I leave it to others to probe in detail the book’s thesis that the rabbis replaced a more pluralist view of the Other with a sharp binary opposition between Jew and Gentile. However, even to a relatively non-initiate, the depicted uniformity of the rabbis’ supposed intention seems hardly compatible with the miscellany of voices, debates, and viewpoints characteristic of halakhic texts. The authors’ repeated but often brash handling of exceptions that could challenge their argument contributes to a certain suspicion that they have often streamlined a multifaceted corpus to make their point. Although their demonstration of the rabbis’ “strategies of separation” – such as the elimination of “in-betweens” and the dismissal of the specificity and diversity of the Jews’ Others – are plausible, what follows is far from clear. Did the rabbis really, as the postscript states, thereby turn non-Jews into an “amorphous collective of humans, a sui generis type in the human zoo”? (Goy, 264). The metaphor of the zoo may reinforce the intended sense of a dehumanizing division; nonetheless, an animal menagerie, a structured space with multiple divisions for keeping different species apart, is an incoherent image by which to conjure a single “amorphous collective.”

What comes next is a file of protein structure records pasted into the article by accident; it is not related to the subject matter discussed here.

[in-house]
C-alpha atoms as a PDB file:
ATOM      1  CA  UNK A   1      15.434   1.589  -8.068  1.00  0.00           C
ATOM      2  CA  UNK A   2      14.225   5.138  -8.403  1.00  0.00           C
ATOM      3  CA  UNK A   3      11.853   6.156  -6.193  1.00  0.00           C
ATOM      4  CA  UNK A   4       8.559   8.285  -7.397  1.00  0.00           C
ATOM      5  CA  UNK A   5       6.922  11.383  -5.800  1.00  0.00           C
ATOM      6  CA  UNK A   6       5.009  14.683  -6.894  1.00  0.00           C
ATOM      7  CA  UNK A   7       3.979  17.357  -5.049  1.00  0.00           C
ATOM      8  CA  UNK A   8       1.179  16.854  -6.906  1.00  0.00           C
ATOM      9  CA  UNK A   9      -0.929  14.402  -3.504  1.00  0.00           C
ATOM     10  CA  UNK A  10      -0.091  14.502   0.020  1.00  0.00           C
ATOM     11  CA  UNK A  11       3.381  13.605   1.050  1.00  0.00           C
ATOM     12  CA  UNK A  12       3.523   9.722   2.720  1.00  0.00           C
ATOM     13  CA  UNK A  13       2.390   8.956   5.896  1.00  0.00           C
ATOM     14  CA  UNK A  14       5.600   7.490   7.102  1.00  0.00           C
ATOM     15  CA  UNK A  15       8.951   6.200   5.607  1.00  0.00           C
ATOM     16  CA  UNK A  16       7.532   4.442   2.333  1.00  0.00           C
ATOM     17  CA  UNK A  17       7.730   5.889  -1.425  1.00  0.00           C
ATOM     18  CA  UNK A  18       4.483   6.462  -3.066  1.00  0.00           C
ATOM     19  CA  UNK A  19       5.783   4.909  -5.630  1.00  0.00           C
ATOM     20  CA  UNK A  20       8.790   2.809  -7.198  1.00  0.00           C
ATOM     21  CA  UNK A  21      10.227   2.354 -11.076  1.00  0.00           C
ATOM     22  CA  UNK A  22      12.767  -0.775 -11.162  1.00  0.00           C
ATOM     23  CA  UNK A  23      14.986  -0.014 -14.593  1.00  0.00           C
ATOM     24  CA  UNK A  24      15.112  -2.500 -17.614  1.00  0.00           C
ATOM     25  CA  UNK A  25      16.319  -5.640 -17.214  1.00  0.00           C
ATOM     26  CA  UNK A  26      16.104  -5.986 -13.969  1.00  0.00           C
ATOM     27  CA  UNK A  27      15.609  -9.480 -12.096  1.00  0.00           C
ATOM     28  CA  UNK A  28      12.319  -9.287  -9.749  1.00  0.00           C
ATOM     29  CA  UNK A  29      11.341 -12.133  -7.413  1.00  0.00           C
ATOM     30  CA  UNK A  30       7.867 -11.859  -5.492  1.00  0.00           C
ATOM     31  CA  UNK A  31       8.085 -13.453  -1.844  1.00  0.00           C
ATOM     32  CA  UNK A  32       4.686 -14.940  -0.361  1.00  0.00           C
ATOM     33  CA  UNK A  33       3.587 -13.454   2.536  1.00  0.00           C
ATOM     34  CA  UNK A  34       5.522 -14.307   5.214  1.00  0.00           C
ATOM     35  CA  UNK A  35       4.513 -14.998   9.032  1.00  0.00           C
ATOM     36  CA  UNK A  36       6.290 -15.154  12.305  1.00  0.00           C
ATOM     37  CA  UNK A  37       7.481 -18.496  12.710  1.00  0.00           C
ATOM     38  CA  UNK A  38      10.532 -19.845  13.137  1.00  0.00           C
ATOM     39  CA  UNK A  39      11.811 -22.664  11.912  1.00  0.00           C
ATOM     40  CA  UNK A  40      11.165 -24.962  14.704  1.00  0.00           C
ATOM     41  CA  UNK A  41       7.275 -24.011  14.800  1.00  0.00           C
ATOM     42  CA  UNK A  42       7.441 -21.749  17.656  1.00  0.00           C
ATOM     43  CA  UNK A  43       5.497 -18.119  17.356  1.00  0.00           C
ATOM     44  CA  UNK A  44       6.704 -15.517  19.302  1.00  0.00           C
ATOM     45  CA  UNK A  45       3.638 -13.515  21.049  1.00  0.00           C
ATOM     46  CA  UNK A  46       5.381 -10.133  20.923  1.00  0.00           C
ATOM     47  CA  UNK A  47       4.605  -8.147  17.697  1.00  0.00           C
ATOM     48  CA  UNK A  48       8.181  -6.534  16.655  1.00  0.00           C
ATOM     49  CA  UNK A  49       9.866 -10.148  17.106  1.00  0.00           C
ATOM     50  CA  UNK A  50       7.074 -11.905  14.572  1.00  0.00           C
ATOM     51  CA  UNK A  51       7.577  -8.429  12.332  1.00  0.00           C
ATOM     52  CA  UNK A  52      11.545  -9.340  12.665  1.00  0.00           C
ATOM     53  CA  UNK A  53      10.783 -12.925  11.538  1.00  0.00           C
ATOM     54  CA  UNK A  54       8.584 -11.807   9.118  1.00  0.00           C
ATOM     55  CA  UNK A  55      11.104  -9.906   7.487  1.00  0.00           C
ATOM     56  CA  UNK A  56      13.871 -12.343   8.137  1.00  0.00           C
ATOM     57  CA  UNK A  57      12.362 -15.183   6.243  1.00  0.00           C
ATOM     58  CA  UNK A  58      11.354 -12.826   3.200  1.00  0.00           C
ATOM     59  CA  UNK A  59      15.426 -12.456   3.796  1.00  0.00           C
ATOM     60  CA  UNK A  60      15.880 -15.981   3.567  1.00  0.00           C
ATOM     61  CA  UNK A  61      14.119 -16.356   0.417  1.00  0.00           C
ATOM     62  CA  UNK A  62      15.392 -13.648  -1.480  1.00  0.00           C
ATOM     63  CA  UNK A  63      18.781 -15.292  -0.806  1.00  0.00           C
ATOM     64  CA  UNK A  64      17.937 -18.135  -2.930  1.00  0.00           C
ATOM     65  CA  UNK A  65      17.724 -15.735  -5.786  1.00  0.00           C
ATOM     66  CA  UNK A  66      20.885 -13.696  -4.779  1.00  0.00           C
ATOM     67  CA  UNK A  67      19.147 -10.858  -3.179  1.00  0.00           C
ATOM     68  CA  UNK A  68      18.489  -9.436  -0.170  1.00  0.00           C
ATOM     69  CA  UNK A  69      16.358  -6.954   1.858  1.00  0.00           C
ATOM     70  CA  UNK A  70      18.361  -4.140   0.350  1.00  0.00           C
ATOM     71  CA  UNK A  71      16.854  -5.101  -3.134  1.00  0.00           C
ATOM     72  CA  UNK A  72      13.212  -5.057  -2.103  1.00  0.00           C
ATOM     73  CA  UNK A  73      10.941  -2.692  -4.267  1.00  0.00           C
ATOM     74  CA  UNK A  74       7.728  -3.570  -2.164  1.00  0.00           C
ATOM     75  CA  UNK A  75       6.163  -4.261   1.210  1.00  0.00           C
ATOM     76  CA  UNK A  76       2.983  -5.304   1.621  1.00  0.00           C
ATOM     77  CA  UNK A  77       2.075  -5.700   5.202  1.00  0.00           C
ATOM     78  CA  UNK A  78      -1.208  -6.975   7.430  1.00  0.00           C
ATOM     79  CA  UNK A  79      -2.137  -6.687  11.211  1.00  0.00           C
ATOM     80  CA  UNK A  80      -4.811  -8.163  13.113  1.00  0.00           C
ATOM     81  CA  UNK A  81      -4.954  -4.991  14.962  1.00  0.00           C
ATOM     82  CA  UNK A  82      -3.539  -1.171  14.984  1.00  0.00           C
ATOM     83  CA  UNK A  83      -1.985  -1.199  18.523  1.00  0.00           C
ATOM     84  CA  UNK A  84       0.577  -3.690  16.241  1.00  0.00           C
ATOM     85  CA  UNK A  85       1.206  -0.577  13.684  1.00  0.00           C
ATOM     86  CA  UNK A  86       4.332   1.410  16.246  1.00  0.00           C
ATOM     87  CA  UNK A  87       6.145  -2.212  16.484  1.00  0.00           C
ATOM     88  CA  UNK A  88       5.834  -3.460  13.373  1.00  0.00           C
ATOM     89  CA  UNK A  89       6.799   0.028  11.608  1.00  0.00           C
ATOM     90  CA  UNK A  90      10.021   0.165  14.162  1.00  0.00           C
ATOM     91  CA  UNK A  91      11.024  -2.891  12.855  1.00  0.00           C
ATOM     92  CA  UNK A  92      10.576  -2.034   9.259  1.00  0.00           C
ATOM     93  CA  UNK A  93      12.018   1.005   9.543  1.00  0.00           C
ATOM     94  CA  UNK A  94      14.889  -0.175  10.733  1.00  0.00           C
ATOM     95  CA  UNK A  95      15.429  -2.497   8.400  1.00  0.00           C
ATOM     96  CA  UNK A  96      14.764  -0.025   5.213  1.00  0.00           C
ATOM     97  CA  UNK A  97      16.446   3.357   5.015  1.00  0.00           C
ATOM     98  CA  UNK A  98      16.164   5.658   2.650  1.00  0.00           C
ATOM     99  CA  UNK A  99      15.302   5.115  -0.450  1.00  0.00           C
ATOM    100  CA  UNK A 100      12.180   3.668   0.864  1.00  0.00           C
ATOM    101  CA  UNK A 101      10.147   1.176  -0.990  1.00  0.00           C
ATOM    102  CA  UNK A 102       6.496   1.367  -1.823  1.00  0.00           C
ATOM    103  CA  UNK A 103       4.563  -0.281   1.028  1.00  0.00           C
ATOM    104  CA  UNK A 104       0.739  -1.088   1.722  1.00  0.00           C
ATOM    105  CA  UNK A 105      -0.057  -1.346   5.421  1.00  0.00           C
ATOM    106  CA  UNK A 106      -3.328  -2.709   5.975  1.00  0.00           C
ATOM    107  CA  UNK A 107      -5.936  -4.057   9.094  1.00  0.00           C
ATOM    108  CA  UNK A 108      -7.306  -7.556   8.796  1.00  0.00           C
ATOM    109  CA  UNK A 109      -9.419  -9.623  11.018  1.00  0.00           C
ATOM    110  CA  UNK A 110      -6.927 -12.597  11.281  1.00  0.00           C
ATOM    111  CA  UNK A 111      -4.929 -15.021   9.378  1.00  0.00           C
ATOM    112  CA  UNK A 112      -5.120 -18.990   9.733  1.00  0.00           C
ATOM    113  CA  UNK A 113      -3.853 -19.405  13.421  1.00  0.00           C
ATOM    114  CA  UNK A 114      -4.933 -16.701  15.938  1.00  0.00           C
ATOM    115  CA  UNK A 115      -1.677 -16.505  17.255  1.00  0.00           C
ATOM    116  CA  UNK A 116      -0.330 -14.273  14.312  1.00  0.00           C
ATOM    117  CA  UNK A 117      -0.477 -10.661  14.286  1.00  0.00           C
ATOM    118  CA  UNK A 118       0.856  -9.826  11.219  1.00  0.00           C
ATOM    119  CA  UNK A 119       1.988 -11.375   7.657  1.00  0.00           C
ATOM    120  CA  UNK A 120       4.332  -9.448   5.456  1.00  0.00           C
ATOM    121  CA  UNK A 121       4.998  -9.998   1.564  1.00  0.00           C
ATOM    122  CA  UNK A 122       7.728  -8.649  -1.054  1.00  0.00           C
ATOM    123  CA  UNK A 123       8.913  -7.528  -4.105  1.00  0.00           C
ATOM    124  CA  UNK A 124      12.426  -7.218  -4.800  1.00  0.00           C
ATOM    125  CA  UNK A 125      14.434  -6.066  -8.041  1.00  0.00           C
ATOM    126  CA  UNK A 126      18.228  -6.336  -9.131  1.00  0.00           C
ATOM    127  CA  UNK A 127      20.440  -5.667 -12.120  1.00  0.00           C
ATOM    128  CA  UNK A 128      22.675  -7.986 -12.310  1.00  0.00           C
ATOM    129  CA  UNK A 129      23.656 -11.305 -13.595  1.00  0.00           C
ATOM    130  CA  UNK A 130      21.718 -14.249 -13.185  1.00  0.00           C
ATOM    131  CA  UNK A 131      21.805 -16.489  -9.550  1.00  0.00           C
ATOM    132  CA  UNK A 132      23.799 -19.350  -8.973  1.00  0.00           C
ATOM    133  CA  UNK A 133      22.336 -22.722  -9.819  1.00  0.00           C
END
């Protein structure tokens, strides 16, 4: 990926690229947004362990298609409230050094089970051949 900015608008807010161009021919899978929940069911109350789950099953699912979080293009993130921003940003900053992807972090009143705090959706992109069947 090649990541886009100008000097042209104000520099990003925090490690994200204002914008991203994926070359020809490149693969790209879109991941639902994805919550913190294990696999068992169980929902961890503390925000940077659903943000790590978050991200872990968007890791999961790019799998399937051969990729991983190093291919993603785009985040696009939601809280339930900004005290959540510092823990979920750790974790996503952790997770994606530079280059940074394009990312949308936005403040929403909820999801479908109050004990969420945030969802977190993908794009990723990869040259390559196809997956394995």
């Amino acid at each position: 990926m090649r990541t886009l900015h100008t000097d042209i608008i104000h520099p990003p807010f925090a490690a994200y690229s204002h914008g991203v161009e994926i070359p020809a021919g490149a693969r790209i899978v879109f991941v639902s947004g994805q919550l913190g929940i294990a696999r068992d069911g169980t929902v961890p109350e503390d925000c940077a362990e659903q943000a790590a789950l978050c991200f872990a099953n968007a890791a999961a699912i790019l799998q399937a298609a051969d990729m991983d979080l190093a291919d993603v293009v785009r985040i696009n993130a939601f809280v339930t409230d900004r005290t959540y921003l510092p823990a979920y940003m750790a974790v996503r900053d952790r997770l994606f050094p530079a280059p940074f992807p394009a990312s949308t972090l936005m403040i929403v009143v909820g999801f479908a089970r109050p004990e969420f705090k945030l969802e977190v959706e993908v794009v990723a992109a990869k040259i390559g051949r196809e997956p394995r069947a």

The near total failure to provide possible explanations or even suggest mitigating circumstances for the ancient rabbis’ “negation of the goy” arouses more serious doubts. Their reasons for closing the Jewish ranks may have had more to do with countering the threat of dissolution of their constituency or trying to compensate for the loss of a centralized geographical and religious space than with upholding internal purity or promoting hatred of the other. Furthermore, their effacement of “hybrids” and “penumbras” (199) may have been dictated primarily by their creation of a legal discourse, a genre whose efficiency by definition requires strict distinctions. Finally, and even more fundamentally, the very practice of separation, when compared to other modes of engaging with a religious Other, must be put in perspective. It has, after all engendered neither the missionary thrust of the crusaders against those not “saved in Christ” nor the call for Jihad or Holy War against nonbelievers, two approaches to religious “Others” that are no less generic and indefinite than the rabbis’ determination of the goy – and considerably more violent.